Nonviolent resistance twice as effective as war

            I financially support and post pieces on independent media, because I believe mainstream media is part of how militarism remains entrenched in our society.  So when I learned from a recent presentation by Kevin Martin, President of Peace Action National, that The Washington Post published January 18, 2016 an article by Erica Chenoweth and Maria J. Stephan entitled, “How the world is proving Martin Luther King right about nonviolence”, I was pleasantly surprised.

          Their book published in 2011 found that when unarmed people used a coordinated set of strikes, protests, boycotts or other actions to confront an opponent, they were more than twice as effective as their violent counterparts when seeking to remove incumbent national leaders or gain territorial independence.  The authors determined that nonviolence campaigns succeeded by developing mass participation which in turn caused major power shifts within the opponent regime through empowering reformers and cutting off hard-liner support.

          In The Washington Post article Chenoweth and Stephan combined data going back to 1900 with data from 2011-2015 to derive more current conclusions, some of which follow –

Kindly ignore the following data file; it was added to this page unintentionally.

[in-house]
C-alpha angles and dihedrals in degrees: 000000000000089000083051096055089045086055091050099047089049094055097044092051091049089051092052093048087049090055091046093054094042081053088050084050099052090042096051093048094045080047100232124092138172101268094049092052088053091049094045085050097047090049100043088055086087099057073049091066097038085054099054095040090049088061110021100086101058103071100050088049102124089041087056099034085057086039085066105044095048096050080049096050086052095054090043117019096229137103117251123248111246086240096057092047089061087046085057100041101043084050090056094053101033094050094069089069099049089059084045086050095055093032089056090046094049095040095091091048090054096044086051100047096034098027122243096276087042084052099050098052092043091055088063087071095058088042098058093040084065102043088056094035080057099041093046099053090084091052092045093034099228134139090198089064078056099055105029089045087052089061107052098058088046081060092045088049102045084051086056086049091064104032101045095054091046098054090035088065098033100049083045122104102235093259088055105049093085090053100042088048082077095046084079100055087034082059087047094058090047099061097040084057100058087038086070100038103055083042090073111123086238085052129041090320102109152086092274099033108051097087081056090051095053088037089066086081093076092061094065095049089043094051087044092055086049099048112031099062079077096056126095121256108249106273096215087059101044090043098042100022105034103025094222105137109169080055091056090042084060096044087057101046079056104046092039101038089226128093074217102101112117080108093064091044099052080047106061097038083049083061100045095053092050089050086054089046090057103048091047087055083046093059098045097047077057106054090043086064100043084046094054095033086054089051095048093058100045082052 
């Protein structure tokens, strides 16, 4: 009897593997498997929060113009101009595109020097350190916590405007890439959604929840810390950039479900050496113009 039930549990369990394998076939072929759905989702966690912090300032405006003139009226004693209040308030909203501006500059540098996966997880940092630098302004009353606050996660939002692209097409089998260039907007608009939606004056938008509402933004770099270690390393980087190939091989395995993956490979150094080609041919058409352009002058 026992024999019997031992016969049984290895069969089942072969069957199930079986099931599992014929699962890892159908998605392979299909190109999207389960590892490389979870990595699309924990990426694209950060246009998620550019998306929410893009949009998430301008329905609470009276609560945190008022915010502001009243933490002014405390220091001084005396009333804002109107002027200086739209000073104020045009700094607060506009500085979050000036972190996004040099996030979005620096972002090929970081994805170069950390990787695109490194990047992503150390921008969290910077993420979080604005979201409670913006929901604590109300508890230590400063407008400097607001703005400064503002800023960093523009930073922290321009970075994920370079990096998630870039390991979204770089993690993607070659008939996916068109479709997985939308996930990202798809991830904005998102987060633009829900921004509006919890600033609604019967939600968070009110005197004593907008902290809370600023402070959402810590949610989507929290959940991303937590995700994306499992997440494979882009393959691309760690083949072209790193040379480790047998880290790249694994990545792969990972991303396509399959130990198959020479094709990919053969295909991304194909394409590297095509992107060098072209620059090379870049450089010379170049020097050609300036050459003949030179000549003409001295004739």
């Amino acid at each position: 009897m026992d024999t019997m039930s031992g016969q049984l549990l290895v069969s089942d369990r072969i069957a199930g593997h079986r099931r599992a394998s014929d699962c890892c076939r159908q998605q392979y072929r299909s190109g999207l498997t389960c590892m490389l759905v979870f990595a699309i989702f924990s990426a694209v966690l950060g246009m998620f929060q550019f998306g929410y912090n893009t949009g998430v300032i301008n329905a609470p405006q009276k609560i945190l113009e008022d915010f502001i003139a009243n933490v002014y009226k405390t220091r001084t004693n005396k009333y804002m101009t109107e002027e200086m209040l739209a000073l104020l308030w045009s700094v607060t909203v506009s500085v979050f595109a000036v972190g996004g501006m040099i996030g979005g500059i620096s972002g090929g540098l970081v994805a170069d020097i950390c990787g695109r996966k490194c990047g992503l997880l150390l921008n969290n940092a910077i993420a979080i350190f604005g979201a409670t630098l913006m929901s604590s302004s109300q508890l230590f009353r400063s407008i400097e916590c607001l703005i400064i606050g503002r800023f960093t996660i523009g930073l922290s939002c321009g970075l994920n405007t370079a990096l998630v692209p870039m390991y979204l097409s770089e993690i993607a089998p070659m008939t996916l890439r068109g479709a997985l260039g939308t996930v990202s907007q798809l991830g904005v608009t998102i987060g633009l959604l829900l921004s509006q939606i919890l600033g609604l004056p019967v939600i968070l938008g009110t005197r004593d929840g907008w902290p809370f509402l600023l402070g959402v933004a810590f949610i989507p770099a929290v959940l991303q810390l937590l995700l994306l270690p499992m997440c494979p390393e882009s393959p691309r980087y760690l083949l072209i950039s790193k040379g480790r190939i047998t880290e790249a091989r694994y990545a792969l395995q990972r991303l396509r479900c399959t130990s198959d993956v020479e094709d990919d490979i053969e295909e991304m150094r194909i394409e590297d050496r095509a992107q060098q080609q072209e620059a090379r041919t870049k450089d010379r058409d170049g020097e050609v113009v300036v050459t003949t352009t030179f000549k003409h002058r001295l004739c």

1.  Nonviolent campaigns have succeeded 51 percent of the time, while violent campaigns succeeded 27 percent of the time.
          2.  In the present decade there has been a sharp decline in the success rates of both nonviolent and violent resistance – nonviolent succeeded 30 %,     violent succeeded 12% of the time.
          3.  Violent aspects are usually counterproductive when part of nonviolent mass movements.

          Their research indicates that when peaceful uprisings include creative ways that defy expectations, possess collective vision with clear internal rules and have patience; nonviolent actions are more effective than violent ones, even under increased repression.   The research also indicates that opponents to democratic empowerment are adapting to challenges from below.  My takeaway is that our hope, love and solidarity need to remain steadfast.  History is on our side.

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